As the voice of America’s cities, towns and villages, NLC was a popular resource on issues impacting local governments. NLC experts were quoted in several outlets, ranging from print, broadcast and online publications. Journalists turned to NLC for comments and expert clarification on a variety of issues ranging from public safety, housing, local authority, health and wellness, workforce and the American Rescue Plan Act (ARPA).
Rental application fees add up fast in a tight market. But limiting them is tough. NPR (January 13, 2023)
Local leaders are committed to addressing housing challenges in their community. Rental application fees are the first barrier to finding affordable housing. A number of states have enacted a law to limit mounting fees for multiple applications. It’s part of a broader push for tenant protections after the pandemic drove home the threat of housing instability and eviction, says Lauren Lowery with the National League of Cities. Landlords oppose limits to application fees, stating that screening is important for tenant safety and that landlords should be able to charge a reasonable fee for it. Laws to lower or eliminate the fees have been difficult to enforce.
How cities can navigate their state’s broadband preemption laws. Route Fifty (July 6, 2023)
A core value of NLC is that local governments need the authority to respond to their community’s needs. However, 2023 saw an increase in state preemption laws on municipal broadband expansion efforts. NLC was quoted on the importance of local authority to ensure local leaders can deliver critical and needed internet access to their communities. State-level legislative restrictions can exacerbate local digital divides and resident burdens, said Christy Baker-Smith, a director of research and data at the National League of Cities. Advocates of what NLC calls municipal broadband preemption say the practice may help standardize policy and program implementation across jurisdictions within a state, but, according toBaker-Smith, “the problem is … cities in rural areas and urban areas need very different things, so [the state should] let the cities decide what they need.”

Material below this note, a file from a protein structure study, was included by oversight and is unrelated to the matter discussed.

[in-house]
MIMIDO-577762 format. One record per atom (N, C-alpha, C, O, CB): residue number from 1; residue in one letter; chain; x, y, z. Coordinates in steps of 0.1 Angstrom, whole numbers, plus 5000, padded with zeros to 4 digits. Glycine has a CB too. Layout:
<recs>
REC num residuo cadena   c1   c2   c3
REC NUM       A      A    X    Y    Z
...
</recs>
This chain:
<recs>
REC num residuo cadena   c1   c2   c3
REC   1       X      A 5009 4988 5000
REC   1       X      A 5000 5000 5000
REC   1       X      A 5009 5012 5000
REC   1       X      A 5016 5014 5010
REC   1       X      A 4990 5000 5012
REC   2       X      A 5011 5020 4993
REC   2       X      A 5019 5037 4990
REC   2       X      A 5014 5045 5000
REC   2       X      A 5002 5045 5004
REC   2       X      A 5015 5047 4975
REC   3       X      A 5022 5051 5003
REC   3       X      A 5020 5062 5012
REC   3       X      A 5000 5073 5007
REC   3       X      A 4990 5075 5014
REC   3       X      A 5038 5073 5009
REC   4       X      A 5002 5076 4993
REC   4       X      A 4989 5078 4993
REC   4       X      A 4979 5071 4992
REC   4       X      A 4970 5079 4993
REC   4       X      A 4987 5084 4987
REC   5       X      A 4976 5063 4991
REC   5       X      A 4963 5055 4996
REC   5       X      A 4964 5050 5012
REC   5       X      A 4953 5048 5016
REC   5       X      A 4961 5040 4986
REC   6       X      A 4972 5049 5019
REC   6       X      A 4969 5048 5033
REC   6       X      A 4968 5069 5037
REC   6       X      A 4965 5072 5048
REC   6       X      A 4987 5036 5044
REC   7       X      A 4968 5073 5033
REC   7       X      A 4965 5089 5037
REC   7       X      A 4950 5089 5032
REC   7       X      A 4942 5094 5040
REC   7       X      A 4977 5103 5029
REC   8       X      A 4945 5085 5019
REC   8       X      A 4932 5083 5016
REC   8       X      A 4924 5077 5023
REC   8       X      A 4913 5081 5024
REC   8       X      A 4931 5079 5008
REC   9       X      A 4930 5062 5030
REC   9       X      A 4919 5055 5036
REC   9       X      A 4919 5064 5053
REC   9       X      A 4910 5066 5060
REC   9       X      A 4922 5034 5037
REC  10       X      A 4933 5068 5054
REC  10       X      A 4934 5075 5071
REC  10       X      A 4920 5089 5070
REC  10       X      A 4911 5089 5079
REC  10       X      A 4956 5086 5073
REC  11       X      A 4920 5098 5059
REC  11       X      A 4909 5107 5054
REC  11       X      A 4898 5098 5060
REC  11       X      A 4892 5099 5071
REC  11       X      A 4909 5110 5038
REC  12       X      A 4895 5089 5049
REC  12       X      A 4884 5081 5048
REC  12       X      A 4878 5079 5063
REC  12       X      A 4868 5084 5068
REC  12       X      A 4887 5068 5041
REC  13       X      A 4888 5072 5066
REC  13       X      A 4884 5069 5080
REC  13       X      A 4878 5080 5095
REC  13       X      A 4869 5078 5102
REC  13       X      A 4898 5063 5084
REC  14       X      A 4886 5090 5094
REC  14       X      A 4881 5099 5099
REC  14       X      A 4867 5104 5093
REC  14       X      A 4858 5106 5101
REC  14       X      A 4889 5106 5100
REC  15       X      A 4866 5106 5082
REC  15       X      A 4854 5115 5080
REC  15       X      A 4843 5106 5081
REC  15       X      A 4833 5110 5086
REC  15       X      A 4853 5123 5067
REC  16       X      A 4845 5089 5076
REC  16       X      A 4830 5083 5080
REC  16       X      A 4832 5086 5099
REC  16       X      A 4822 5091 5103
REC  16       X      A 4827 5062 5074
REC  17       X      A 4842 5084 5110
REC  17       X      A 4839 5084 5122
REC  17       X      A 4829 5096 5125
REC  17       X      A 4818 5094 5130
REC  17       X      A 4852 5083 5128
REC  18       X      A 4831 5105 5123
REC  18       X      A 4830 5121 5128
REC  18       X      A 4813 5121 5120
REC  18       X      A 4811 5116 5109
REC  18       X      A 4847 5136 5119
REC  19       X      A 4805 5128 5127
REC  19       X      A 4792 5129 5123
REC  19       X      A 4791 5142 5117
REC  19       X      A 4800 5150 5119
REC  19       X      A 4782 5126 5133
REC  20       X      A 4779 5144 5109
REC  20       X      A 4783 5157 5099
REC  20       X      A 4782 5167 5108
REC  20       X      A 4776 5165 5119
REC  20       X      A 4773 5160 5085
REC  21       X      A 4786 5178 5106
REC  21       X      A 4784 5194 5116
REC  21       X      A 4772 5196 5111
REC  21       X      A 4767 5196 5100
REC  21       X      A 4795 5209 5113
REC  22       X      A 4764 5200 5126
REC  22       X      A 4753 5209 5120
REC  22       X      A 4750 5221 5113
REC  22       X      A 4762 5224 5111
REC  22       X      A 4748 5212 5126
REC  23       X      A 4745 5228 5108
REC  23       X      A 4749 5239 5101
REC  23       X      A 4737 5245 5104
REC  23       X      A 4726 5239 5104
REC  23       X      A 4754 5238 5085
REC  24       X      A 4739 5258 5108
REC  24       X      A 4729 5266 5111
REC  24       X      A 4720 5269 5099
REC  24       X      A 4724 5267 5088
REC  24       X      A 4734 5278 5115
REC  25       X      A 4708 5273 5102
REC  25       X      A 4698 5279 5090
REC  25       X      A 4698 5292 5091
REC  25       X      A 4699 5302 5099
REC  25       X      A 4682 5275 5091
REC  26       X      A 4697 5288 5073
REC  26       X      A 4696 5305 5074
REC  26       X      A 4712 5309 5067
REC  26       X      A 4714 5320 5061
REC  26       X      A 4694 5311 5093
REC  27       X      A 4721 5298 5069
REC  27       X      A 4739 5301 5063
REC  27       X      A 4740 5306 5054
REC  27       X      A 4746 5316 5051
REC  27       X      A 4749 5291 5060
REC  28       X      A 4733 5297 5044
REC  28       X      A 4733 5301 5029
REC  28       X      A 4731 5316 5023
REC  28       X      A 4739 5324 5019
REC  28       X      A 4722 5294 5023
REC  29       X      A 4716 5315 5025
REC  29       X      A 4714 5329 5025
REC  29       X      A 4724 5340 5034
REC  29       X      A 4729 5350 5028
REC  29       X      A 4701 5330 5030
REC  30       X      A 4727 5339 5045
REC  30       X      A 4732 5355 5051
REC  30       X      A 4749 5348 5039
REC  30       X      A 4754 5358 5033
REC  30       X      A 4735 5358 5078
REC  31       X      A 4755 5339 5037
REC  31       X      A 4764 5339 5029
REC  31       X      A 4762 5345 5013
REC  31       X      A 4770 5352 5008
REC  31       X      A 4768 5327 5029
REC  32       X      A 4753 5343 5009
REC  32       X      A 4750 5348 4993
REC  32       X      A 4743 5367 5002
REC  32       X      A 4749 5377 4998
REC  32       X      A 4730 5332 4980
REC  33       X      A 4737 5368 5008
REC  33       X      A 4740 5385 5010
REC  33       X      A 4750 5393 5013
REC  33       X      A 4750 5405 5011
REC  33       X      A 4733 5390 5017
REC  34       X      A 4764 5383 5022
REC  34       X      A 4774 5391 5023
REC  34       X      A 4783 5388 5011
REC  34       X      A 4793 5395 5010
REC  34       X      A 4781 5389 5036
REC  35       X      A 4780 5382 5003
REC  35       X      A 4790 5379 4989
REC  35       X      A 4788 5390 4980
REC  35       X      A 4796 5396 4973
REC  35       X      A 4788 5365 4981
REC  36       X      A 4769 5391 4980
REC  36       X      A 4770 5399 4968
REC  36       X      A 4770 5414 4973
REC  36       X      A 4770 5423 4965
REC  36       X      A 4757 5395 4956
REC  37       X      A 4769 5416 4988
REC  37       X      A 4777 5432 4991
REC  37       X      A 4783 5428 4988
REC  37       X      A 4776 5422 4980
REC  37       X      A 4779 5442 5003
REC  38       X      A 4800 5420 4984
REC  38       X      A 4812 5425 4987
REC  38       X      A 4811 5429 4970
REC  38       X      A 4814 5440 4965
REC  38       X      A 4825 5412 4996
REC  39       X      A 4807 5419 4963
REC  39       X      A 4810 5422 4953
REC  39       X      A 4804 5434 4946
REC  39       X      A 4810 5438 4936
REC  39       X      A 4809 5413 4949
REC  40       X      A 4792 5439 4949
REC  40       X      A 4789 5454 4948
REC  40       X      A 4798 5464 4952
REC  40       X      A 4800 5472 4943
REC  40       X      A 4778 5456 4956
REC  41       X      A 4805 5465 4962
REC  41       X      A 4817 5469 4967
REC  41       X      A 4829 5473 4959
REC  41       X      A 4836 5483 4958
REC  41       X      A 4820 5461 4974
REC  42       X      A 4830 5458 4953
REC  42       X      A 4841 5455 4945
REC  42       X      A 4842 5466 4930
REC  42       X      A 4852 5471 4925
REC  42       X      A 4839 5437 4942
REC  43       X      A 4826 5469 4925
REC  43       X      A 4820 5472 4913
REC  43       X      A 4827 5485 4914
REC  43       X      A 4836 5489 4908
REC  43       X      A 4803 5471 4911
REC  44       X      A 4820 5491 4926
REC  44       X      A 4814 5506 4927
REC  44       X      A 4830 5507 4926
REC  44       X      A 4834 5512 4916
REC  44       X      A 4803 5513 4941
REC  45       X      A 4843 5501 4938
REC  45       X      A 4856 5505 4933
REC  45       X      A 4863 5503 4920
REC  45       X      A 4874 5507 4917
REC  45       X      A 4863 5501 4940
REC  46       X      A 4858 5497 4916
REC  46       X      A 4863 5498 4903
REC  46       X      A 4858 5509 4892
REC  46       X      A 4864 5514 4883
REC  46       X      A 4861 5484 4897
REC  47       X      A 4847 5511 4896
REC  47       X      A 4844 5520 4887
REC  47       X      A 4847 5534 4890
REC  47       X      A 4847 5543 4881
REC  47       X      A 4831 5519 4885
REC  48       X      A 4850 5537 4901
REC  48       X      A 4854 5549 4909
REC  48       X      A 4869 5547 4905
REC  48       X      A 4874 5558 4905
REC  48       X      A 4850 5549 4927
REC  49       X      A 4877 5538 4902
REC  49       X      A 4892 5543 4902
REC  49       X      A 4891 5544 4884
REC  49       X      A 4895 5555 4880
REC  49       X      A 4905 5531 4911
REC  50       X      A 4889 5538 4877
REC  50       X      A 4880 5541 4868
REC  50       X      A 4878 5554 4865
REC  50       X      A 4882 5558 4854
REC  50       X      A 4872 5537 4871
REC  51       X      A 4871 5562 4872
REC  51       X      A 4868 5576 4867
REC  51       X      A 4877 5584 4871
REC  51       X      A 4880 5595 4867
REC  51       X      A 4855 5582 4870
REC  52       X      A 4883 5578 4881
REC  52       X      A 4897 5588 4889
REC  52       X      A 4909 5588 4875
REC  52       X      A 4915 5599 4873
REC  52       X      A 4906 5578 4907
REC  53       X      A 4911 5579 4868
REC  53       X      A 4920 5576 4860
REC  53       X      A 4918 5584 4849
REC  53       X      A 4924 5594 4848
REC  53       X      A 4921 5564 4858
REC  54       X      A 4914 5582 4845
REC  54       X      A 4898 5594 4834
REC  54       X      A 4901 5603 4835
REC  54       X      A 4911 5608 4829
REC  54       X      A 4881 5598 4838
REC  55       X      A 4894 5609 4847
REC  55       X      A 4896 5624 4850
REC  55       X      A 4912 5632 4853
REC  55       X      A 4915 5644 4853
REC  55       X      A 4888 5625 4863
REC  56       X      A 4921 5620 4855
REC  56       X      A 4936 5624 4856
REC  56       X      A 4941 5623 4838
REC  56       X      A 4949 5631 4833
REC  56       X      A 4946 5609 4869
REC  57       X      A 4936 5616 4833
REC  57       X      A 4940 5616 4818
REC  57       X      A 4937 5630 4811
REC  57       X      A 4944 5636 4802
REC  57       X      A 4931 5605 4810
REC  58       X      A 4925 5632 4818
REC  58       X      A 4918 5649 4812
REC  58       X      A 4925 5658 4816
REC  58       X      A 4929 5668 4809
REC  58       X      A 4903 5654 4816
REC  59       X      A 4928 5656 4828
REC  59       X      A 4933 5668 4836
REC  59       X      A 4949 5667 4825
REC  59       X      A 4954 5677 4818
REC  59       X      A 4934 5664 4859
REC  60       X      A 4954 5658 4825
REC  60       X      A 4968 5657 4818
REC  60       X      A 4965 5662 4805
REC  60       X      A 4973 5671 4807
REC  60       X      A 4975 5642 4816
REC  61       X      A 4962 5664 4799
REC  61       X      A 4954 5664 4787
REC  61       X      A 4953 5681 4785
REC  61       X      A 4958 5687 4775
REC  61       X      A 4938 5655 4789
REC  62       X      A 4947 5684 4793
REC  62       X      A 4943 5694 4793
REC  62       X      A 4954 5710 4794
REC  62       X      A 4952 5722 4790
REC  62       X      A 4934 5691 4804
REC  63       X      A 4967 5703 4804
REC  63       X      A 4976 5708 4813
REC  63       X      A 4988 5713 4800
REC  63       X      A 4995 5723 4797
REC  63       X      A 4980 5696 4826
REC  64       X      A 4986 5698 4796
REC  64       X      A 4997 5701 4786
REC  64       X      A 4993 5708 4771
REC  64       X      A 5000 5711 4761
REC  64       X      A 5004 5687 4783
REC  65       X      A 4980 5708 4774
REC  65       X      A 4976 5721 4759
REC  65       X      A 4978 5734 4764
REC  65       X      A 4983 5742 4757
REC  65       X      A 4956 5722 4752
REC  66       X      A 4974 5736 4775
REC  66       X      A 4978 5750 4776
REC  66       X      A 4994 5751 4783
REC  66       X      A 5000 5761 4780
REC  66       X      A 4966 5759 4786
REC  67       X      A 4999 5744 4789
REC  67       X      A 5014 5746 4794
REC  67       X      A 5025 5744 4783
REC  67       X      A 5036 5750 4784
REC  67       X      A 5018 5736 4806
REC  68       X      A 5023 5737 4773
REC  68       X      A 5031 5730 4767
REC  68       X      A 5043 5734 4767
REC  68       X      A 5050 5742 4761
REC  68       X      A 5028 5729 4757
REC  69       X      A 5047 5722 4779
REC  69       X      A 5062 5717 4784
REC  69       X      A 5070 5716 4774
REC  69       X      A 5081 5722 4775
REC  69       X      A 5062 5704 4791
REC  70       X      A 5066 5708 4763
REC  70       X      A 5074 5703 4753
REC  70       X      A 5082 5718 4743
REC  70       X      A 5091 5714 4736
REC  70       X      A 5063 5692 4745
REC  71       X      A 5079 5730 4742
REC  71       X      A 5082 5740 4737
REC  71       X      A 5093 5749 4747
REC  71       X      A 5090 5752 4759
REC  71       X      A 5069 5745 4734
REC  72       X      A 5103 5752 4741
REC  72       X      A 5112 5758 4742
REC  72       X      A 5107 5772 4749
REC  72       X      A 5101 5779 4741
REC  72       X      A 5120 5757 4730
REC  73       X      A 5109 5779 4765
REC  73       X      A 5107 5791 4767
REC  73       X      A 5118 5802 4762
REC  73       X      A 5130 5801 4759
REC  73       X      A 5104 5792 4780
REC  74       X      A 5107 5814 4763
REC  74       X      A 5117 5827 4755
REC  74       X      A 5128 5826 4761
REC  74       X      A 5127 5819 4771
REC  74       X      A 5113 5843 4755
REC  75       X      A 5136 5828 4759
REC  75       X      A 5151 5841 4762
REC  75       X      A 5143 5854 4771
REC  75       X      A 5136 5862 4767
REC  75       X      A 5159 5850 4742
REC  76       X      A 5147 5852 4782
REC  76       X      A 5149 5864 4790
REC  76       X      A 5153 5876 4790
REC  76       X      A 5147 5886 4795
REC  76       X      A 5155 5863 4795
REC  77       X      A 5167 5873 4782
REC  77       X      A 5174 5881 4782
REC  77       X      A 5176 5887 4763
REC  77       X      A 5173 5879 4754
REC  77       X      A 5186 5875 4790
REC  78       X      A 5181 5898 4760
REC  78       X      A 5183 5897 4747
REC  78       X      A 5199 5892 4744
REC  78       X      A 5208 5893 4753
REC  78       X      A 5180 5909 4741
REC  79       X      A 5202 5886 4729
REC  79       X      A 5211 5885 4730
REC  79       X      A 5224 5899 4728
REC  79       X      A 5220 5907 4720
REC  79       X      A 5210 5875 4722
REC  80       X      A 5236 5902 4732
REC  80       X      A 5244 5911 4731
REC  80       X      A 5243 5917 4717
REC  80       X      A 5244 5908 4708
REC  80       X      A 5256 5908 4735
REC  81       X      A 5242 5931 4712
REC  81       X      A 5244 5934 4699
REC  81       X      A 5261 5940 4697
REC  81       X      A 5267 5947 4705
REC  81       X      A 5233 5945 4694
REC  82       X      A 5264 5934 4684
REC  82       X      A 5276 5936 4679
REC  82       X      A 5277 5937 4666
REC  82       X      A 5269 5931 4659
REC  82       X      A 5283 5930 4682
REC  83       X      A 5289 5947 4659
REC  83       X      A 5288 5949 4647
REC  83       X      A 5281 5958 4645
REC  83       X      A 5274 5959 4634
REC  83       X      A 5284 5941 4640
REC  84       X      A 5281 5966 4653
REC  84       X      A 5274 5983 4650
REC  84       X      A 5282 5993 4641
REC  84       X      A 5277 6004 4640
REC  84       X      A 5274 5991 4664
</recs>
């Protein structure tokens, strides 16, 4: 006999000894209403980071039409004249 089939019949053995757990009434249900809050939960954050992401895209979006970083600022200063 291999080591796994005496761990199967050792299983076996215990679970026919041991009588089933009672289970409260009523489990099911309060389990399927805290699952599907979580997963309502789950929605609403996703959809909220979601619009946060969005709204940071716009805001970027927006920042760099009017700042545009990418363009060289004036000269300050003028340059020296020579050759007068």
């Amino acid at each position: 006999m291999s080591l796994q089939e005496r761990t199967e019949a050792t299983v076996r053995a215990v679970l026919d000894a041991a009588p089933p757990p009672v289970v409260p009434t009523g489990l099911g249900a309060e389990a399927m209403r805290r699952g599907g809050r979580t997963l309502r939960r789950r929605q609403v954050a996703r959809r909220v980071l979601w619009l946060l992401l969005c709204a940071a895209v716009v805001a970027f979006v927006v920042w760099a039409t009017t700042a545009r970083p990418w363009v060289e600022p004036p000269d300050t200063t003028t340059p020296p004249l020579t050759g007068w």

Health and Wellness/Public Safety
A Mental Health Crisis. An Officer’s Gun. A Too-Common Tragedy. The New York Times (July 22, 2023)
Local leaders across the country have been embracing and adopting new and innovative strategies to address public safety in their community. The San Antonio Police Department, like other police departments in other cities, has a Mental Health Unit available to respond to calls that require trained, empathetic responses and support for people in distress. Among the many mental health units at departments across the country, The National League of Cities published a report about San Antonio’s Mental Health Unit, using it as an example for other cities to model and citing the success of its crisis response.
For second year in a row, US gets D+ grade for high preterm birth rate: ‘There’s so much work to be done’. CNN Health (November 16, 2023)